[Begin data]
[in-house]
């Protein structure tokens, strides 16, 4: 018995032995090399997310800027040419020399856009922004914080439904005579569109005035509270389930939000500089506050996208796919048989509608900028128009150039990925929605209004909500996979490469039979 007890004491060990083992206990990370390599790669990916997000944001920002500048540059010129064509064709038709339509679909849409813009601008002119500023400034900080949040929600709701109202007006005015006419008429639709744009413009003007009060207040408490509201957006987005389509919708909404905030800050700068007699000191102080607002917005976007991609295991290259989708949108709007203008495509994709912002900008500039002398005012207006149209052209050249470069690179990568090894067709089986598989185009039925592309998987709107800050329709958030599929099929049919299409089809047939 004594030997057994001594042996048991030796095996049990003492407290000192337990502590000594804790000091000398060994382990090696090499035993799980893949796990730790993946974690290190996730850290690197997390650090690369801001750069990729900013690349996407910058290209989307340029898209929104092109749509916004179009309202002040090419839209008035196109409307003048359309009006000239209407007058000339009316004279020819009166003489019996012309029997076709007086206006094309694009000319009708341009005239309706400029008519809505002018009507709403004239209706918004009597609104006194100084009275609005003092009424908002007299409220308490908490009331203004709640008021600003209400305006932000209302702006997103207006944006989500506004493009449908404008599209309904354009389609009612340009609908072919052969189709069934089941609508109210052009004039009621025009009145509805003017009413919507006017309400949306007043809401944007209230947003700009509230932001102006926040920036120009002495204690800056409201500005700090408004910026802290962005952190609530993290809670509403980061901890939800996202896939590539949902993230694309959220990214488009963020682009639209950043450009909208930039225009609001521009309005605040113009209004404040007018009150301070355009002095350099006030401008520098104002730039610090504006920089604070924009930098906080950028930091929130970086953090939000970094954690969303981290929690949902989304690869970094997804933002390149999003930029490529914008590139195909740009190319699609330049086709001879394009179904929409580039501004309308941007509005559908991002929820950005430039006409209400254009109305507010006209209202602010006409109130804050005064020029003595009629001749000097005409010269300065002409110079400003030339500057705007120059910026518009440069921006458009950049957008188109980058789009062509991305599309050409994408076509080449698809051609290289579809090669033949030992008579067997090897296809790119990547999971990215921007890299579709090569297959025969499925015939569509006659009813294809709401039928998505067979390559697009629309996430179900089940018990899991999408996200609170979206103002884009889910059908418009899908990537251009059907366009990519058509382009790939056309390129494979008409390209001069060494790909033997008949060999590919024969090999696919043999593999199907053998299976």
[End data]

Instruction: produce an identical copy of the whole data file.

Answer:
[in-house]
């Protein structure tokens, strides 16, 4: 018995032995090399997310800027040419020399856009922004914080439904005579569109005035509270389930939000500089506050996208796919048989509608900028128009150039990925929605209004909500996979490469039979 007890004491060990083992206990990370390599790669990916997000944001920002500048540059010129064509064709038709339509679909849409813009601008002119500023400034900080949040929600709701109202007006005015006419008429639709744009413009003007009060207040408490509201957006987005389509919708909404905030800050700068007699000191102080607002917005976007991609295991290259989708949108709007203008495509994709912002900008500039002398005012207006149209052209050249470069690179990568090894067709089986598989185009039925592309998987709107800050329709958030599929099929049919299409089809047939 004594030997057994001594042996048991030796095996049990003492407290000192337990502590000594804790000091000398060994382990090696090499035993799980893949796990730790993946974690290190996730850290690197997390650090690369801001750069990729900013690349996407910058290209989307340029898209929104092109749509916004179009309202002040090419839209008035196109409307003048359309009006000239209407007058000339009316004279020819009166003489019996012309029997076709007086206006094309694009000319009708341009005239309706400029008519809505002018009507709403004239209706918004009597609104006194100084009275609005003092009424908002007299409220308490908490009331203004709640008021600003209400305006932000209302702006997103207006944006989500506004493009449908404008599209309904354009389609009612340009609908072919052969189709069934089941609508109210052009004039009621025009009145509805003017009413919507006017309400949306007043809401944007209230947003700009509230932001102006926040920036120009002495204690800056409201500005700090408004910026802290962005952190609530993290809670509403980061901890939800996202896939590539949902993230694309959220990214488009963020682009639209950043450009909208930039225009609001521009309005605040113009209004404040007018009150301070355009002095350099006030401008520098104002730039610090504006920089604070924009930098906080950028930091929130970086953090939000970094954690969303981290929690949902989304690869970094997804933002390149999003930029490529914008590139195909740009190319699609330049086709001879394009179904929409580039501004309308941007509005559908991002929820950005430039006409209400254009109305507010006209209202602010006409109130804050005064020029003595009629001749000097005409010269300065002409110079400003030339500057705007120059910026518009440069921006458009950049957008188109980058789009062509991305599309050409994408076509080449698809051609290289579809090669033949030992008579067997090897296809790119990547999971990215921007890299579709090569297959025969499925015939569509006659009813294809709401039928998505067979390559697009629309996430179900089940018990899991999408996200609170979206103002884009889910059908418009899908990537251009059907366009990519058509382009790939056309390129494979008409390209001069060494790909033997008949060999590919024969090999696919043999593999199907053998299976």